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Commons, the emergent narrative of our times

on Mon, 09/19/2011 - 13:41

 All quotes in this blogpost are from John Hagels’s blog on The Pull of Narrative – In Search of Persistent Context unless noted otherwise.


The narratives of transformational projects and initiatives compete for the attention of those on the edge. That is not a bad thing, as long as they contribute to the ongoing dance of differentiation and integration leading to new patterns of congruence in the Emerging Planetary Reality, rather than duplicating efforts without any attempt to harmonize them.


More often than not, they leave us overwhelmed with too many choices to engage with and too much information. When the movement (as in the "awakening of the social body") goes planet-wide, the multitudes’ desire for autonomy and collaboration manifests in more and more variations in each area of social life, where the status quo is questioned and alternatives are tried on. That's the upside.


The downside includes that the social energy needed for radical, large-scale social innovation gets fragmented, talents underused, breakthrough projects under-resourced, and new entrants in the ecosystem of epic changes puzzled about where to insert their energies.The downside effects will not change much before a broader, narrative emerges, which will bring to life John Hagel's presumption: "Many different stories can nest within a broader narrative."



Where would a broad narrative come from?


The more of us pay sustained, attention to that question and share our observations and epiphanies, the closer we get to discover the answers. We already know where it will not come from. "Narratives cannot be crafted by PR departments. They emerge out of, and are sustained by, daily practice."


Narratives that lack authenticity and try to sell a product or an ideology do not have long shelf-live. Yes, their memes can colonize many minds for a while, but there are growing numbers of citizen in every country, who resonate with and welcome only expressions of genuine concern for the wellbeing of their communities and planet.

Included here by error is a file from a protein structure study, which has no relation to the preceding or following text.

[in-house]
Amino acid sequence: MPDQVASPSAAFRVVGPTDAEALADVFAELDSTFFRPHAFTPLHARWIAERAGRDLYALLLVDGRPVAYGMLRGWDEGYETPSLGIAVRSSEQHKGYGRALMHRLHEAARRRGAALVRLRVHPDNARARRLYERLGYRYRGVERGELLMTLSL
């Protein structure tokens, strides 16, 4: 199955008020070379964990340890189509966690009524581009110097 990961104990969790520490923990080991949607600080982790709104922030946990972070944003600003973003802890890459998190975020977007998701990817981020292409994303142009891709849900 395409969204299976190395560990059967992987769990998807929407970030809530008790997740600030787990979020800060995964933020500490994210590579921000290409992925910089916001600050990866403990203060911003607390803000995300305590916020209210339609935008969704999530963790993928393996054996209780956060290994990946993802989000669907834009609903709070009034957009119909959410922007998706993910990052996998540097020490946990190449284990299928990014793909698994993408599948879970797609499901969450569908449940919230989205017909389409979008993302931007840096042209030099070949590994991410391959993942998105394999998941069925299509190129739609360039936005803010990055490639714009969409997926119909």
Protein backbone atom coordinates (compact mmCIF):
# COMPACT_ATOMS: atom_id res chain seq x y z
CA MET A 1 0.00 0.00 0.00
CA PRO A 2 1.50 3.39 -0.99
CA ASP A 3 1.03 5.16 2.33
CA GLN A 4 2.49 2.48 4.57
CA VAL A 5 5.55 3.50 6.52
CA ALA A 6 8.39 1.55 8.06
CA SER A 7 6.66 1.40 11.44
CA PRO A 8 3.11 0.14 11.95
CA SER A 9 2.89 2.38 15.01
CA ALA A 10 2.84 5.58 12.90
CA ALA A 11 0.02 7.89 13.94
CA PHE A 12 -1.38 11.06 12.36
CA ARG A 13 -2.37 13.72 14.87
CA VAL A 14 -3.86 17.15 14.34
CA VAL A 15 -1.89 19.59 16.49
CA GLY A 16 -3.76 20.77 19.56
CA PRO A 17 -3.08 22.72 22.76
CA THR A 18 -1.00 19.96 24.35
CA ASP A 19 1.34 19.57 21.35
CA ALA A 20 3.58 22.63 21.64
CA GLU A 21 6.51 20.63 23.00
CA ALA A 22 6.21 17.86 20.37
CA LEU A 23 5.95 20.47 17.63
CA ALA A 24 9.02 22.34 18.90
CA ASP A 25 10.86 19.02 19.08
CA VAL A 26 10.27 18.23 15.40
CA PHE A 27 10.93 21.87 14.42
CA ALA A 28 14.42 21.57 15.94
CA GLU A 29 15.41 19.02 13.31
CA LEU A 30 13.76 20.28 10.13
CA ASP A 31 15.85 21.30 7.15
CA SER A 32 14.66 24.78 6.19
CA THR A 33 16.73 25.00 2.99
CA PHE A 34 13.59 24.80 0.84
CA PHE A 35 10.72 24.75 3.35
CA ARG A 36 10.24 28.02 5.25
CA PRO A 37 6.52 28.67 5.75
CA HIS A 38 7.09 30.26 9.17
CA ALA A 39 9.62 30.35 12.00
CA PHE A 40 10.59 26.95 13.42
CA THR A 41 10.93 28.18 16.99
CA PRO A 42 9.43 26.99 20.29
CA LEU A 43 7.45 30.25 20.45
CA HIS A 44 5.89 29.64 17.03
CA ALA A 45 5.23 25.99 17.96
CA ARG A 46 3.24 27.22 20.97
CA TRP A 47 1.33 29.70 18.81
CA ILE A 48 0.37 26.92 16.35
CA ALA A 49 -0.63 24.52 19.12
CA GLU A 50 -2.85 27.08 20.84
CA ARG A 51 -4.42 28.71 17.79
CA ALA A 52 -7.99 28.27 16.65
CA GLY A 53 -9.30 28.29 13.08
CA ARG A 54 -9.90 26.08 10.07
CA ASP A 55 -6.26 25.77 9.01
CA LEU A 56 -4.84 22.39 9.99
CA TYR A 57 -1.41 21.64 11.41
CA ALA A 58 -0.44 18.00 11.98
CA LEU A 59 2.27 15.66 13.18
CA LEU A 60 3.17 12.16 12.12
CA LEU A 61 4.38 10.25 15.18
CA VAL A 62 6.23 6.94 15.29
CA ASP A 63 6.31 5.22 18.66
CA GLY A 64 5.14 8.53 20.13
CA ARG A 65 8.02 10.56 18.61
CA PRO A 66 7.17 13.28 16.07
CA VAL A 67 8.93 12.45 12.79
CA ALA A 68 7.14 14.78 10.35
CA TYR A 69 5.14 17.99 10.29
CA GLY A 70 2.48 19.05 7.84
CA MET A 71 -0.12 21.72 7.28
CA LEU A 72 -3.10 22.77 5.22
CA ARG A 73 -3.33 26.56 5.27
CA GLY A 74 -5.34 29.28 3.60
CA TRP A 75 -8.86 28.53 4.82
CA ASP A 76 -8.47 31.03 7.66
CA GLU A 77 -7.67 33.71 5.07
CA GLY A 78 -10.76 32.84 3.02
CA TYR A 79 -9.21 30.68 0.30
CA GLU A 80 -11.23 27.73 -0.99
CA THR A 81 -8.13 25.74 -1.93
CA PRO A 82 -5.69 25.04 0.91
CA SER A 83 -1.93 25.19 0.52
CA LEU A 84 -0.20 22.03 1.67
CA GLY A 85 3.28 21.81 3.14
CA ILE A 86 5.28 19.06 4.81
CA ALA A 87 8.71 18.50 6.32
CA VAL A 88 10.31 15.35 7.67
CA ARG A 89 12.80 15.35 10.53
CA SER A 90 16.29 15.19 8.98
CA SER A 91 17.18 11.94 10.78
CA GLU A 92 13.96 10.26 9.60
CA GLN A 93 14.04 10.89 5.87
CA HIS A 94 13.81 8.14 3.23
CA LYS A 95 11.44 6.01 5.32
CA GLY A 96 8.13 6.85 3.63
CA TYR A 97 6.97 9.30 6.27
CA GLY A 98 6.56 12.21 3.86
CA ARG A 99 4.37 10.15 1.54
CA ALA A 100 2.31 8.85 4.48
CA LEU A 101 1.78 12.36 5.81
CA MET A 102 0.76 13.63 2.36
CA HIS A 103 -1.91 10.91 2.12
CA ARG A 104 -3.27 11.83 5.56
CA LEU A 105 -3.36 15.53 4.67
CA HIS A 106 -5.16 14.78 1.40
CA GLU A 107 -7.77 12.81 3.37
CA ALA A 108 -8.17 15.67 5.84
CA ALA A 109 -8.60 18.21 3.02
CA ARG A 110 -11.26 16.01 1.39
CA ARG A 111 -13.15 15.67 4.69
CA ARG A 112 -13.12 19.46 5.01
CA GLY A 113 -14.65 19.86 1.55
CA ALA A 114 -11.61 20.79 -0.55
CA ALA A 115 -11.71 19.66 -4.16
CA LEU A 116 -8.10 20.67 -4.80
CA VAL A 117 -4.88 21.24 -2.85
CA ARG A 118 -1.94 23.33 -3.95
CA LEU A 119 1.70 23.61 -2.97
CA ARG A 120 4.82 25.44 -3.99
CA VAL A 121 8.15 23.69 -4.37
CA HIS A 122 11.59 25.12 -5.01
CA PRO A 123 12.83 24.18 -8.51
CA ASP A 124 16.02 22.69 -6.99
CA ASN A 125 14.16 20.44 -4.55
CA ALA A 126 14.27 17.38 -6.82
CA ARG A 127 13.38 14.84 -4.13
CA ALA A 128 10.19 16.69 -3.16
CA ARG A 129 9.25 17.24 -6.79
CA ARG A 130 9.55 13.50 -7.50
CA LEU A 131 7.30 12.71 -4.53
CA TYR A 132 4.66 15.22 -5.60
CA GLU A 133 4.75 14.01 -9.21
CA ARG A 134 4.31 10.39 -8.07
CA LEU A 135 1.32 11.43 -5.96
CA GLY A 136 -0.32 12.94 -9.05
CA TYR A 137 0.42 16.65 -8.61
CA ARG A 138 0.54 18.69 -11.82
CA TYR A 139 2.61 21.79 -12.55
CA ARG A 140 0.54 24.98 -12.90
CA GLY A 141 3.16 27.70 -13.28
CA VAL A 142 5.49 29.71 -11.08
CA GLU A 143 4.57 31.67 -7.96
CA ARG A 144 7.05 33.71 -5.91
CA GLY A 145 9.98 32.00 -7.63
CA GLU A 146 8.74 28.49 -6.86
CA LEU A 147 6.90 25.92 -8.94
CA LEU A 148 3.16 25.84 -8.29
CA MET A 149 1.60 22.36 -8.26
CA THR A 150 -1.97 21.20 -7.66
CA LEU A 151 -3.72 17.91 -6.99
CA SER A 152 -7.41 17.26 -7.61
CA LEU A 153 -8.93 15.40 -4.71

What does it take for truly persistent narratives to emerge?


"They require taking a long-term view of trajectories that extend well beyond the individual institution. They also need to penetrate beneath the surface events that occupy our daily newspaper headlines to tap into the deep forces that are shaping these surface events."


It’s both a requirement for developing sustainable narratives, and an opportunity for public intellectuals and institutional leaders to put their intelligence in service of the largest whole that they can put their arms around.


 “Our existing institutional leaders are generally poorly equipped to take on this opportunity.” No doubt, the dramatic signs of that ill-preparedness are everywhere. Shortsighted decisions coming from highest offices in government and business, as well as from middle managers, abound. If so, shouldn’t we do everything we can to support the young generation of emergent leaders? I think we should.


But why are many of our institutional leaders so poorly equipped to tackle the complexity that comes with envisaging “a long-term view of trajectories that extend well beyond the individual institution?”


Because their institution-centric worldviews limit the potential of the very institutions they are supposed to serve. To notice, understand and "tap into the deep forces that are shaping these surface events," the focus of attention and the center of ‘values’ gravity need to shift in a world-centric scope.



Why the commons?